Jack provided the below comment live to the EPA during its June 15, 2021 methane public listening session to provide input on the rule it will publish this September to cut oil and gas production’s methane pollution.
My name is Jack McDonald. I am 19 years old, and I live in Dallas Texas.
When I was younger my family lived on the Barnett Shale. Our town had 50 wells drilled with plans to go to over 100. Our house was just a mile from gas wells that released emissions into the air and regularly had spills. There were plans for fracking within 1000 feet of homes and near my school. A cul-de-sac in the neighborhood across the street had several cases of rare childhood cancers. The health department determined breast cancer rates were elevated. My family moved. We were fortunate; many people do not have the means to move.
I first told this story at an EPA listening session on rolling back methane regulations in October of 2019. Unfortunately, despite near unanimous protesting from those who commented at the session, those methane rollbacks did happen.
When I last testified I was a senior in high school. I took a gap year in between my senior year of high school and college, during that time I have had the privilege of becoming the Texas Field Analyst for Earthworks. In that role, I have begun to understand the full extent to which Texas has sold its soul to oil and gas.
I have watched this Texas Legislative session as the chairmen of the *environmental regulations* committee proposed a bill that would prevent state agencies from enforcing federal environmental regulation. I have seen bills that aim to regulate flaring die without even a committee hearing, even bills just to study the impact of methane died. I learned that in the Texas Legislature Climate Change is a dirty word, that even some environmental groups are afraid to say in hearings. Bill after bill was filed to protect the interests of fossil fuels even to the detriment of the people. When 151 people died earlier this year during the winter storm, it seems that fossil fuels lobbyists saw an opportunity. They used the storm to pass laws like HB 17 which prevents local governments from regulating where their local utility sources its power. Even the few Democrats willing to say the word climate change supported that bill despite the representative who filed saying in a hearing that it was designed to target the climate plans of cities like Dallas and Austin.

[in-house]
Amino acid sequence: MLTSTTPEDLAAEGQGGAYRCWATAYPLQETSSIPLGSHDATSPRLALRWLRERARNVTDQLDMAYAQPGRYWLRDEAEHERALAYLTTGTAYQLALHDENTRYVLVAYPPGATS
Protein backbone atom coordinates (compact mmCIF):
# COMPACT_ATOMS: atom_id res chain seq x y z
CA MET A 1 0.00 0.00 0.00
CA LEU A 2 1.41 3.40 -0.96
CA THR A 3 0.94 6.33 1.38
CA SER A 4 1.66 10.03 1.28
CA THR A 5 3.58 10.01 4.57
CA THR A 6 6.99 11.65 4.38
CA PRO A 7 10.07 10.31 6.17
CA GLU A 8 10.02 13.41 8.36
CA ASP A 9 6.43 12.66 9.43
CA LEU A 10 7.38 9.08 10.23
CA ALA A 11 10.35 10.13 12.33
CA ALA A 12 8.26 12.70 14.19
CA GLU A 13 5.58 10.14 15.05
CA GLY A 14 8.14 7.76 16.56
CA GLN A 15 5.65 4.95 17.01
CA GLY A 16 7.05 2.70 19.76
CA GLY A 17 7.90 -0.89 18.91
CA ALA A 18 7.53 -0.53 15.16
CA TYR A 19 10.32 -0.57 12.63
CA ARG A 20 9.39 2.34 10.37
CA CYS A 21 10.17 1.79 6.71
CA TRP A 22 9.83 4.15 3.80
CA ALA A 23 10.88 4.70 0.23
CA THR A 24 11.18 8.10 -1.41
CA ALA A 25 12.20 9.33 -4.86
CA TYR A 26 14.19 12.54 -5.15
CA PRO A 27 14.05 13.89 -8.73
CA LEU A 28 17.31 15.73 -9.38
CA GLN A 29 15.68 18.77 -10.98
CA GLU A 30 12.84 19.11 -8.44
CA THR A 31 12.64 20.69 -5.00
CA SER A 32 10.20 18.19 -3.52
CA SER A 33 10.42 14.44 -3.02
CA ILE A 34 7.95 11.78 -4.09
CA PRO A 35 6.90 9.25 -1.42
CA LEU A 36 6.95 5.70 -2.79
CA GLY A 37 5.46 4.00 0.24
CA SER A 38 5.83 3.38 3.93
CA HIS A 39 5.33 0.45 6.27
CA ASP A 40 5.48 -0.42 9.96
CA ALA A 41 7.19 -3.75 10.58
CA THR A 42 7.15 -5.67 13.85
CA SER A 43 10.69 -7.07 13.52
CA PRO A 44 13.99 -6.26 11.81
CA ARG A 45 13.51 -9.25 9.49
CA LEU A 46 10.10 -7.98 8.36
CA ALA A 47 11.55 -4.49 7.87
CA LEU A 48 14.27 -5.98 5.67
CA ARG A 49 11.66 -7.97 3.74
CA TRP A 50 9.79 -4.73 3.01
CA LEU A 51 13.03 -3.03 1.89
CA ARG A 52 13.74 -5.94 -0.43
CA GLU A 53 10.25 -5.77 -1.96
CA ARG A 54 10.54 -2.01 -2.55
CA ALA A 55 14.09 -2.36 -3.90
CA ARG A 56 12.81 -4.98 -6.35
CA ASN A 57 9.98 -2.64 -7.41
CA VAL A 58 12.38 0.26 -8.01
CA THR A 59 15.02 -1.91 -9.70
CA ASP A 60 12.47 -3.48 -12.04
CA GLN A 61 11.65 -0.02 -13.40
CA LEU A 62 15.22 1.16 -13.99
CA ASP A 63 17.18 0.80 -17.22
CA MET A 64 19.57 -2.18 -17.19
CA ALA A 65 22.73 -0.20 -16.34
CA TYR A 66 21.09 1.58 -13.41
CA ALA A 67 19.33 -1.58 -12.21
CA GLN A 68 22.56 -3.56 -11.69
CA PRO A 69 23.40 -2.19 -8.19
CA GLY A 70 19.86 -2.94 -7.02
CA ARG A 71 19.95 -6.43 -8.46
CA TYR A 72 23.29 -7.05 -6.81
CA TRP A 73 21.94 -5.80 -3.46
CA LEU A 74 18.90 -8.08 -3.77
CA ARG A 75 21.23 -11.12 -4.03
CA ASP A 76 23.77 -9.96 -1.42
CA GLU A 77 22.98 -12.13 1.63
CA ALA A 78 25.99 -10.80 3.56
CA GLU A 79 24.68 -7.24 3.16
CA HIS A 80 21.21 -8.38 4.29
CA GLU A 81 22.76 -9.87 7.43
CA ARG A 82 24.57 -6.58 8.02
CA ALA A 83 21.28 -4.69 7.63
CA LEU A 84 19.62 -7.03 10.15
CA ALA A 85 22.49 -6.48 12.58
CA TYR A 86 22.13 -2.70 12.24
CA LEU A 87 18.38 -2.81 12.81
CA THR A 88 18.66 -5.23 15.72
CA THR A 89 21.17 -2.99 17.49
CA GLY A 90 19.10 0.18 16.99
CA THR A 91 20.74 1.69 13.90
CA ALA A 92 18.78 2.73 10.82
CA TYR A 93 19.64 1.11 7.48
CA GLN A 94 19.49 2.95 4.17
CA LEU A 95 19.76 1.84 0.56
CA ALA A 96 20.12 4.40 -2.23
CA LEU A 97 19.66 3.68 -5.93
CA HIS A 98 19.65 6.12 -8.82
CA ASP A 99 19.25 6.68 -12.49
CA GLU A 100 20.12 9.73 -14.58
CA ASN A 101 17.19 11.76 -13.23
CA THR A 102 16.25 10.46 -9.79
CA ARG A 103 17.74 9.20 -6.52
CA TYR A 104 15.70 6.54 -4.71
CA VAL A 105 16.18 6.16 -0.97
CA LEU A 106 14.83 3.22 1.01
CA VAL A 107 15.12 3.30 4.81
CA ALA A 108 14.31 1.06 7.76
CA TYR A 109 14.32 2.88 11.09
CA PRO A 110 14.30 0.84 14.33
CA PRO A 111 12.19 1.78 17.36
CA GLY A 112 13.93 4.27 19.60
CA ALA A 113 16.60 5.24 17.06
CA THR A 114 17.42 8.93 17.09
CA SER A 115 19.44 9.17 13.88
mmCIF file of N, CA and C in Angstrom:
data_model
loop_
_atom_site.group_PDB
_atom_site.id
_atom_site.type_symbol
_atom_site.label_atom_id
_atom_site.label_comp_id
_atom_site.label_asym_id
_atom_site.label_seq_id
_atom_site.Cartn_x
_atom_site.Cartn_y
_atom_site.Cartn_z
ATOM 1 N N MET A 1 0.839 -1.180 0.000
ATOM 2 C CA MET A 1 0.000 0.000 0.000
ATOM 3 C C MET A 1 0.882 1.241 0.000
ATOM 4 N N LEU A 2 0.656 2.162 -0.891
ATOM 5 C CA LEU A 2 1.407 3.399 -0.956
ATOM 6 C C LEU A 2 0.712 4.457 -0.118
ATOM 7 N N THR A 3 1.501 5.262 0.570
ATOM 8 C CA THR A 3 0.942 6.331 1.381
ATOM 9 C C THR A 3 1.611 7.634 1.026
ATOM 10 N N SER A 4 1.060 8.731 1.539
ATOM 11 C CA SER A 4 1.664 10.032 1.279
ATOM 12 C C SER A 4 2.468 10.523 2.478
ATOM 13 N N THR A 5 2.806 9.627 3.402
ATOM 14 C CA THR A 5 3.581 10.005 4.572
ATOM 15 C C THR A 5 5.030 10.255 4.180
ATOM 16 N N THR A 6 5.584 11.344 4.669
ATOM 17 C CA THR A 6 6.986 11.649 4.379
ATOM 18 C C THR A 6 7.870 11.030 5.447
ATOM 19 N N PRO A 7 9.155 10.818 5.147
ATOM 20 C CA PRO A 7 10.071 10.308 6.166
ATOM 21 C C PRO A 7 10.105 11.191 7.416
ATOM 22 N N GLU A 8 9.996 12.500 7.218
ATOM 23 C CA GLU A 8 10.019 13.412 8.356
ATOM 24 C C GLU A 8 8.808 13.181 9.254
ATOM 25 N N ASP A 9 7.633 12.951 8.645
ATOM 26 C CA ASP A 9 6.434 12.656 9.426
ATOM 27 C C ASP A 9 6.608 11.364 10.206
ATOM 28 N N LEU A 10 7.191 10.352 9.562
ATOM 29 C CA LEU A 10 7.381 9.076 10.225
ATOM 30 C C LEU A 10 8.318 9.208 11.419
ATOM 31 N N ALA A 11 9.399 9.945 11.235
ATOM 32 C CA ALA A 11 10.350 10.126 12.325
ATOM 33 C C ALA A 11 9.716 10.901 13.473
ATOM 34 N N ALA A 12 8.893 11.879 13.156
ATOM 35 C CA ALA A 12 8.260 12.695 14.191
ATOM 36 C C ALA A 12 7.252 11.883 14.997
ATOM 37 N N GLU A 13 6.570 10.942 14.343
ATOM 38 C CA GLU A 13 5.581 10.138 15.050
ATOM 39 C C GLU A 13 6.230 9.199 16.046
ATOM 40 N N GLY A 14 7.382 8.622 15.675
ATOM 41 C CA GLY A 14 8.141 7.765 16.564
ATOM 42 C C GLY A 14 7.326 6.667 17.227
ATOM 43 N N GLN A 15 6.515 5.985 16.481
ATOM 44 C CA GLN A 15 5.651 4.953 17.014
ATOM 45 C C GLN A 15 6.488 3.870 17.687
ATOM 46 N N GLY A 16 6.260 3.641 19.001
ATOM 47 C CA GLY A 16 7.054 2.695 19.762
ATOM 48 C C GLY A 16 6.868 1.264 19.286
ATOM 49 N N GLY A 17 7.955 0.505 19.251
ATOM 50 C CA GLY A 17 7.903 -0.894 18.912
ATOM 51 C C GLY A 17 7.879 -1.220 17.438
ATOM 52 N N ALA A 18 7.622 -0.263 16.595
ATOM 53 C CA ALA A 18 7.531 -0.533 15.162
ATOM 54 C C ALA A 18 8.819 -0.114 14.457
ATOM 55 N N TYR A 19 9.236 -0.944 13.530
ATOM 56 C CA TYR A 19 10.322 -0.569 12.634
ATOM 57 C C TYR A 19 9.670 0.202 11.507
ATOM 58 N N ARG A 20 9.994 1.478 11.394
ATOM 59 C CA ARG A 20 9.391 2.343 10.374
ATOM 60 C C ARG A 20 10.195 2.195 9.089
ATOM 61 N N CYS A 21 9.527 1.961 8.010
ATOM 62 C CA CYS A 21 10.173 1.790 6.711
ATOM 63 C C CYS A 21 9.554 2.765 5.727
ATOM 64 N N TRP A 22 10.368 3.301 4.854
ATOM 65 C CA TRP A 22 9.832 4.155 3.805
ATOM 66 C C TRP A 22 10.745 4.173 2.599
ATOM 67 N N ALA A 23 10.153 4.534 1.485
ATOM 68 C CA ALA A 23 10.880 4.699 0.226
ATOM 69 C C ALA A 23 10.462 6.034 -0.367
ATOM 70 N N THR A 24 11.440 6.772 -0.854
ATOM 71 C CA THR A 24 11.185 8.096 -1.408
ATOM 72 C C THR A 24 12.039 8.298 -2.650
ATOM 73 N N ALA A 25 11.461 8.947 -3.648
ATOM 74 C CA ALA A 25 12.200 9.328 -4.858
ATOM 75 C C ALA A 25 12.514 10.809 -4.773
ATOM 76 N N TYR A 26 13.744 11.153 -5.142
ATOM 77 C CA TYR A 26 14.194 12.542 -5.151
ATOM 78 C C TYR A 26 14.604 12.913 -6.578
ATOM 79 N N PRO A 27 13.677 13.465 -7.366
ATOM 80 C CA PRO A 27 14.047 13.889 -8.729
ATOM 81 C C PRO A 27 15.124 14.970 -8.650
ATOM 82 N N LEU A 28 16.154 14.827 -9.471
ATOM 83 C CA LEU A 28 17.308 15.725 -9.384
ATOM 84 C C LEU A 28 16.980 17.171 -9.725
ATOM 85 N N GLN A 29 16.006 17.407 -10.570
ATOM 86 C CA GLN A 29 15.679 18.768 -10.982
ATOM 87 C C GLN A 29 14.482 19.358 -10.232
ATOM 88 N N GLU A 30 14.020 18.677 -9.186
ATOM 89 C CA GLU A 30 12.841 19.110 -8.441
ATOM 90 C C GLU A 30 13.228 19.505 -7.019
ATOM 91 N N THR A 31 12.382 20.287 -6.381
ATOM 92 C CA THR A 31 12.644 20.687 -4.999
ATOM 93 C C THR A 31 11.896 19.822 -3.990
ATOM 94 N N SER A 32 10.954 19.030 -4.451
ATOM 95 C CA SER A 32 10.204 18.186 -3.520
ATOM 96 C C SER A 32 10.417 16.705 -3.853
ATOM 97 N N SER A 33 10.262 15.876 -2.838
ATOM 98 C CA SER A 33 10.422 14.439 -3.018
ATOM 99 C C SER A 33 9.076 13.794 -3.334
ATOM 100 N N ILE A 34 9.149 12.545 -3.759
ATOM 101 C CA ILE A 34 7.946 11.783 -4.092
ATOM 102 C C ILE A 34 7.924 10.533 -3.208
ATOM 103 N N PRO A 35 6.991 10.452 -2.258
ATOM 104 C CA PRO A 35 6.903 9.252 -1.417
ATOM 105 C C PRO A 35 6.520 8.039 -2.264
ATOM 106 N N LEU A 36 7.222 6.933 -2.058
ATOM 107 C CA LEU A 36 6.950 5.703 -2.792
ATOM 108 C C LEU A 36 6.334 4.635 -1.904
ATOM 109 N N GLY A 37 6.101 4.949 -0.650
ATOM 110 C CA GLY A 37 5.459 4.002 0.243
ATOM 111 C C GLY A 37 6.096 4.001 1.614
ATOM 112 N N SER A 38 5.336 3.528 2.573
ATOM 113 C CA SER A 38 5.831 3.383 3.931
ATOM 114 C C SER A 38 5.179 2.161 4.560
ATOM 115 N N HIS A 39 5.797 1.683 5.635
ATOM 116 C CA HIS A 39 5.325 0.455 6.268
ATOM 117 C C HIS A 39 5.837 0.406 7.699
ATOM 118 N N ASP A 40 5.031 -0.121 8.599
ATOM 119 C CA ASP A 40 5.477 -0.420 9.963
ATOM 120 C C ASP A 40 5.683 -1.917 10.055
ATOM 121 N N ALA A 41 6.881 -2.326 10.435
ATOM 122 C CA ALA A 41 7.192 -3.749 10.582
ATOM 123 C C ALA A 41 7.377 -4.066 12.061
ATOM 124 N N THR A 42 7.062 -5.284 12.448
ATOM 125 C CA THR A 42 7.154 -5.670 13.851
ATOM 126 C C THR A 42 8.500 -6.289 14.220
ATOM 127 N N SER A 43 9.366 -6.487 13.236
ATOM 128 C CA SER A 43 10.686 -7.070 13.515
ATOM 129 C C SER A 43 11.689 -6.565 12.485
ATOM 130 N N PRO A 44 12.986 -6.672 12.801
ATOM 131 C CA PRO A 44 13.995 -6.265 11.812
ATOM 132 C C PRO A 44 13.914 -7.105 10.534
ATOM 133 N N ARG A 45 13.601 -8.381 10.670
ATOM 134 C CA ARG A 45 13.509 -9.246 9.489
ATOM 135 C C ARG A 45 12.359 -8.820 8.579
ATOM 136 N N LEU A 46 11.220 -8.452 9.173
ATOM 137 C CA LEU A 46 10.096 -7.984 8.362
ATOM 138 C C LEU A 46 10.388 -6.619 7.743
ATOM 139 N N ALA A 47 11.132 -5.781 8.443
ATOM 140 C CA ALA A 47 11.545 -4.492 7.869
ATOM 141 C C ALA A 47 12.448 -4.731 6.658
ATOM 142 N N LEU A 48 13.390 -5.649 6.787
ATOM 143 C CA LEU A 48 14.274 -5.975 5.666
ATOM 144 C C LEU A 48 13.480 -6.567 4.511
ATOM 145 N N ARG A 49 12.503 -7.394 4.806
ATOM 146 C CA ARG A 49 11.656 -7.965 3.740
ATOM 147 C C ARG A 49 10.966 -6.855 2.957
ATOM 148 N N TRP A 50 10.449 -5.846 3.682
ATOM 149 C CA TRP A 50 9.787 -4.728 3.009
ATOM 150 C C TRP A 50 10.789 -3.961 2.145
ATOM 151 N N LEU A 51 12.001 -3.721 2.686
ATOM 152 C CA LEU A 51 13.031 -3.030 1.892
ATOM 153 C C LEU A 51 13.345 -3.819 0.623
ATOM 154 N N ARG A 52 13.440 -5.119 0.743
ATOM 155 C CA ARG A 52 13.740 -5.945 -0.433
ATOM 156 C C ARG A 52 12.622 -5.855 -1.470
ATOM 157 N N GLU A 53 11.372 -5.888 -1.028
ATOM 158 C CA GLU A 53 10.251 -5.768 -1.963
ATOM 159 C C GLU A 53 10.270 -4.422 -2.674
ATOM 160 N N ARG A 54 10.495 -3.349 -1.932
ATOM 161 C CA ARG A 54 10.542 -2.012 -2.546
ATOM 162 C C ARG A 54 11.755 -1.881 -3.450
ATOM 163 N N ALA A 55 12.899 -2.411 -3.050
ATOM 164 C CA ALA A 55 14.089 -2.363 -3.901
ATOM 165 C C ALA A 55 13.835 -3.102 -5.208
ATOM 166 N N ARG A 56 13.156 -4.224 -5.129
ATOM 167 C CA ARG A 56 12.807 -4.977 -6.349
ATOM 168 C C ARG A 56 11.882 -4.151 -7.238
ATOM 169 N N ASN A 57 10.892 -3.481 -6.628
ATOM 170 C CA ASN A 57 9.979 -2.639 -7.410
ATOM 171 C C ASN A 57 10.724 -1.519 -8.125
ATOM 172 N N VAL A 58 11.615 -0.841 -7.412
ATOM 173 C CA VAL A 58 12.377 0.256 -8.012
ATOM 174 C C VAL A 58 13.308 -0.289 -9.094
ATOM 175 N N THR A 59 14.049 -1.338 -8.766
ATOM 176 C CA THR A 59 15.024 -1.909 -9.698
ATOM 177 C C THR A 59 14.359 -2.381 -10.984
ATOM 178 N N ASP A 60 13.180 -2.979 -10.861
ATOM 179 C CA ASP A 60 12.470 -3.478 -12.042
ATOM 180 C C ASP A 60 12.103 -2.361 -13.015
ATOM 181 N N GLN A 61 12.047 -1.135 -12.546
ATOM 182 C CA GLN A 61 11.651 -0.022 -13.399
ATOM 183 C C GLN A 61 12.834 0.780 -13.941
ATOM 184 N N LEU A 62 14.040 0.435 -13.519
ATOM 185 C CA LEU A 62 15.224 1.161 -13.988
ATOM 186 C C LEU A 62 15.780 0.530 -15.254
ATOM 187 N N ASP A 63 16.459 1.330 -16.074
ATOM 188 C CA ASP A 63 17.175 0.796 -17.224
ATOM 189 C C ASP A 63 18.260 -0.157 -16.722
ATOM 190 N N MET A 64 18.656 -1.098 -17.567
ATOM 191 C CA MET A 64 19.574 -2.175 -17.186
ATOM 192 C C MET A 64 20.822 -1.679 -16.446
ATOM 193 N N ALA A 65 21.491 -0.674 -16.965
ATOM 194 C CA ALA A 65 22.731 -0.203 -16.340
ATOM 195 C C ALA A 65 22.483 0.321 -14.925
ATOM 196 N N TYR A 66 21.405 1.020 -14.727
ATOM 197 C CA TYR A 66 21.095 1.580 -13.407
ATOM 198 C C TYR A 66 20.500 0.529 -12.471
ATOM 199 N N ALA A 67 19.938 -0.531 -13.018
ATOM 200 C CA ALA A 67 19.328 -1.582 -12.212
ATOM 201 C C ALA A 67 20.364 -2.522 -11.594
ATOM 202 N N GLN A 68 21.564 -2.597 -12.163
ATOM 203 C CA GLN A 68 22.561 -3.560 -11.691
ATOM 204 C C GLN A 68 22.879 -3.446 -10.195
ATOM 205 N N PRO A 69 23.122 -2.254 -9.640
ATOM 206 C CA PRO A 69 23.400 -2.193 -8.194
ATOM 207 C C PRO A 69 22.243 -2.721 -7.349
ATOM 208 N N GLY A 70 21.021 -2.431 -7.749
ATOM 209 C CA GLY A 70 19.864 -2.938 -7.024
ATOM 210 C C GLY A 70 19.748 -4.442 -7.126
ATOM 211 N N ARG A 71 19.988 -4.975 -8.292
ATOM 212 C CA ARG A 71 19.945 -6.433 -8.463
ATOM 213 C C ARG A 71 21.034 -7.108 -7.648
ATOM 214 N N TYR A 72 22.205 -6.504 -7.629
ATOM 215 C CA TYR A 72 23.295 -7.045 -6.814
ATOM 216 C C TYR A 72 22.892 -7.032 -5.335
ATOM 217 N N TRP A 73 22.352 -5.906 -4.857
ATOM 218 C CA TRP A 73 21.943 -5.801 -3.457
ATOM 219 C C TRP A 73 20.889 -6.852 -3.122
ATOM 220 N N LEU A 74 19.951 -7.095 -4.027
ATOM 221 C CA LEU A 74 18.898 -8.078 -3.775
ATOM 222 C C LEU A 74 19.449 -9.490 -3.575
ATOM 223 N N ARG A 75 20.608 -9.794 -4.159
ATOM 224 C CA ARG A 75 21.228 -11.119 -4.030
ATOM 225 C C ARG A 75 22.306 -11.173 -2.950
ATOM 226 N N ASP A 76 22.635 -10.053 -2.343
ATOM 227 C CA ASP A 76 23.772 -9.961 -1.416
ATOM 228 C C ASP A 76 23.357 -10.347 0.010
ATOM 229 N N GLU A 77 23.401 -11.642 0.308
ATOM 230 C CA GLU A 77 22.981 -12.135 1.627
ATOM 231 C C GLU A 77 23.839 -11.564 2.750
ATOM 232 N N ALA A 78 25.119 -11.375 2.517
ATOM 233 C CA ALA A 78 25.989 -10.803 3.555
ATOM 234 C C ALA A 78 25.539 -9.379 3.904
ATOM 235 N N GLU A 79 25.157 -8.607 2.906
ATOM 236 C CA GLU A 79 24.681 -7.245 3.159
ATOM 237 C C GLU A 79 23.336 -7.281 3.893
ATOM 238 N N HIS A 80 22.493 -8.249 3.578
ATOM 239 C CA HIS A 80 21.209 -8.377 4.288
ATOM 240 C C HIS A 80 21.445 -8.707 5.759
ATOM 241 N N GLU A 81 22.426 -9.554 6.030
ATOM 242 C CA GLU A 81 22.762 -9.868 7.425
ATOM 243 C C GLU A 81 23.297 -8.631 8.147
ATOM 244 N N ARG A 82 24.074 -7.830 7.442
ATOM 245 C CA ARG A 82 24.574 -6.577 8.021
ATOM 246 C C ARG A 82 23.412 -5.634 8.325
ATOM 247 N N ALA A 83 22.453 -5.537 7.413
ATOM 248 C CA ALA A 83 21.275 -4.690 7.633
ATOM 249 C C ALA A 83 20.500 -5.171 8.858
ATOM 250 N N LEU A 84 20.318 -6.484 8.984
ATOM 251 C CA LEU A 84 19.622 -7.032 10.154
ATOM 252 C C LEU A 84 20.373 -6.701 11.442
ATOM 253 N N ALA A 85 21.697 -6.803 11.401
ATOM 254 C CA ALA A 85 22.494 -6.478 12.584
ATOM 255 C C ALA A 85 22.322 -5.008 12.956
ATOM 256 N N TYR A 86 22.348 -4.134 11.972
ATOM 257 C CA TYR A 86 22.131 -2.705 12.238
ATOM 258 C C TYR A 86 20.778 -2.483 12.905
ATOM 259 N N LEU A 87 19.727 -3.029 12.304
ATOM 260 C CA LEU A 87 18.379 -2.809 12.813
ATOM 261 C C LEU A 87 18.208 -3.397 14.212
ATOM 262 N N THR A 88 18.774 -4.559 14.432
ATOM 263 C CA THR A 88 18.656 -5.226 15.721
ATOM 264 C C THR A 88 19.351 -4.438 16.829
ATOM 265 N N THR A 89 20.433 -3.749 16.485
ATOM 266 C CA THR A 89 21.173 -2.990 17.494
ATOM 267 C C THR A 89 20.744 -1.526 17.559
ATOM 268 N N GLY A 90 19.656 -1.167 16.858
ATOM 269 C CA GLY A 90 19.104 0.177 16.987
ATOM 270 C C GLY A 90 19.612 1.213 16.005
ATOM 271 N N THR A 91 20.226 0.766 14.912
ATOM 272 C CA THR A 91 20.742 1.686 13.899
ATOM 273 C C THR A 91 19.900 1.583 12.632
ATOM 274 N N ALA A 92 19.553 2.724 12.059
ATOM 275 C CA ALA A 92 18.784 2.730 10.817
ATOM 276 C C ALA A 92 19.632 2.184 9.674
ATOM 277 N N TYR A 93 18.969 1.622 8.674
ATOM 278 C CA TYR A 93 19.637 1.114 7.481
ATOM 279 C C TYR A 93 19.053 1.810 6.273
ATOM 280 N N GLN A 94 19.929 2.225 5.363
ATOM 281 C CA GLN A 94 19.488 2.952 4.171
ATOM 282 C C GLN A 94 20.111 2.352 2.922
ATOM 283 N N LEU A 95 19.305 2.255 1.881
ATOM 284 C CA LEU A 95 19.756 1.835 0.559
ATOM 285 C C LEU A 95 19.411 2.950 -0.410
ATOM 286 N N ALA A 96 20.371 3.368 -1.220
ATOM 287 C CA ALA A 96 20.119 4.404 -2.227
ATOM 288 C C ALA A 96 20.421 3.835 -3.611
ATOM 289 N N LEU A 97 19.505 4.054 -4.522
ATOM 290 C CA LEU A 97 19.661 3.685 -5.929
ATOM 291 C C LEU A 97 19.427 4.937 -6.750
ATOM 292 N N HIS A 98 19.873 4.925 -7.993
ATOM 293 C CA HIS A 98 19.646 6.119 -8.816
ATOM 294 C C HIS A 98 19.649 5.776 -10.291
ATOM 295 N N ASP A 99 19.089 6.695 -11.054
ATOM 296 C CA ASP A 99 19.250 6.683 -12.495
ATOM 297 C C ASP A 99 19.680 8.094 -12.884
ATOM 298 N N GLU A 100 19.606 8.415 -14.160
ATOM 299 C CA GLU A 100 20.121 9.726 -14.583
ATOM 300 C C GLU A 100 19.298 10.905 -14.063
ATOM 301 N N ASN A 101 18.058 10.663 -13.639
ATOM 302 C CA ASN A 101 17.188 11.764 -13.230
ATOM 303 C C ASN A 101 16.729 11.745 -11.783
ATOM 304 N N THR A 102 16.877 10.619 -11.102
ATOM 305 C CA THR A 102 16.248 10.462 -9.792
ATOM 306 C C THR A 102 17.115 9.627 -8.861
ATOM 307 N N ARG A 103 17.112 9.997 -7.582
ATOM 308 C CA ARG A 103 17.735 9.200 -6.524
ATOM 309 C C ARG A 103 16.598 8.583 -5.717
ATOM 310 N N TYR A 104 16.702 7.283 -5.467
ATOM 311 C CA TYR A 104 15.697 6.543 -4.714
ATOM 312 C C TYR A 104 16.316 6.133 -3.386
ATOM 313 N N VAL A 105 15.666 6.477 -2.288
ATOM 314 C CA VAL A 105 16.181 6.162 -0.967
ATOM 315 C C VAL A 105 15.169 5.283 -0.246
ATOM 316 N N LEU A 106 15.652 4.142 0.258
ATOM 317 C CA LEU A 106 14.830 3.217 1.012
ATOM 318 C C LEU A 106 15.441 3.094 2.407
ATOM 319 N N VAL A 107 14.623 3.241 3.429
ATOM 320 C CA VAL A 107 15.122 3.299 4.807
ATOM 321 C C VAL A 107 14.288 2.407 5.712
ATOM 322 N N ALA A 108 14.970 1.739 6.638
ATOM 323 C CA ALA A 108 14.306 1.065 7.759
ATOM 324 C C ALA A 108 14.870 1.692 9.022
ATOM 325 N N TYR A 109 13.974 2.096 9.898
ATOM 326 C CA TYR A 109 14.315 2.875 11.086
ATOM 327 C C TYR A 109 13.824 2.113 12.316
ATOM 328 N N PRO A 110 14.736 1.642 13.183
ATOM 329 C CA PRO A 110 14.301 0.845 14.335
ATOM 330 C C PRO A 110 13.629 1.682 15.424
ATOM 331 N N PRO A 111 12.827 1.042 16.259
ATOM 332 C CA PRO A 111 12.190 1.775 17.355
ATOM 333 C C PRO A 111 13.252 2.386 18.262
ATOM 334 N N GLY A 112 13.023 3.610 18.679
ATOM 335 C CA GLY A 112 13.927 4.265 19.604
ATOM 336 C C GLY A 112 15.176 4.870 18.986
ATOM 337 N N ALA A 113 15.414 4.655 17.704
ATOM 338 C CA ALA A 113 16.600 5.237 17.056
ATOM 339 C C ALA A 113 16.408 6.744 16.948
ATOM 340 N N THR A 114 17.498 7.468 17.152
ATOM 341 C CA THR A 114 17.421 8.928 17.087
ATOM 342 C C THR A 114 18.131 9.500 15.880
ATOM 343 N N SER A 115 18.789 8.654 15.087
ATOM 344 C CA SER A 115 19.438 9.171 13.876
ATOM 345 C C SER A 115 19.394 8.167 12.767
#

I was also able to visit the Permian Basin with Sharon Wilson who does optical gas imaging for Earthworks. I had seen OGI footage before, but being out among those wells was a totally different experience. I saw tanks where no one had bothered to close the hatches. Flares that no one had bothered to light. I visited neighborhoods where the smell of gas was overpowering. I knew from work I had done as a Field Analyst that many of the things we saw were against state regulation, but clearly those regulations were not working. Even now after submitting numerous complaints on the sites that we saw nothing has changed.
I worked on research understanding the extent to which Texas has failed to regulate its oil and gas producers. Through that research I learned that oil and gas operators were failing to get permits for flaring more than 75% of the time. That report which Earthworks published earlier this year elicited a response from the Railroad Commission. The best they could do to explain why 75% of flares were not being permitted by the RRC was to say that those must be emergencies. Texas doesn’t regulate methane. When a site has a release of methane they don’t even have to report a volume for it. The closest thing to methane regulation is those flaring permits and even those it seems like the state can’t be bothered to actually enforce.
I’ve only been working in this field full time for about nine months. But I understand the pollution that Texas oil and gas communities live with, and the dread with which the rest of the world looks at Texas and our outsized contribution to the climate crisis. If Texas is left to its own devices it will bring the rest of the world hurtling towards climate catastrophe. Texas is an environmental rogue state, and we need the EPA’s help to stop it. .
Federal regulation is a necessity. We need the strongest methane regulation that the EPA can achieve under the Clean Air Act. I understand a plan has been laid out for a 65% reduction, and Texas communities need every percentage point. Moreover, Texas regulators are not equipped, nor inclined, to regulate the oil and gas industry. They’d rather let oil and gas do what they want, regardless of the consequences. Texas needs to be stripped of its ability to enforce the Clean Air Act — Texas, and the planet – need EPA to intervene.
I’m only 19. I’m going to college next year. My generation needs time to be prepared to fully address the climate crisis. Time to learn, grow, innovate, and contribute. We’ll gladly seize the reins when the time comes, but you’ve got to give us the breathing room to do so.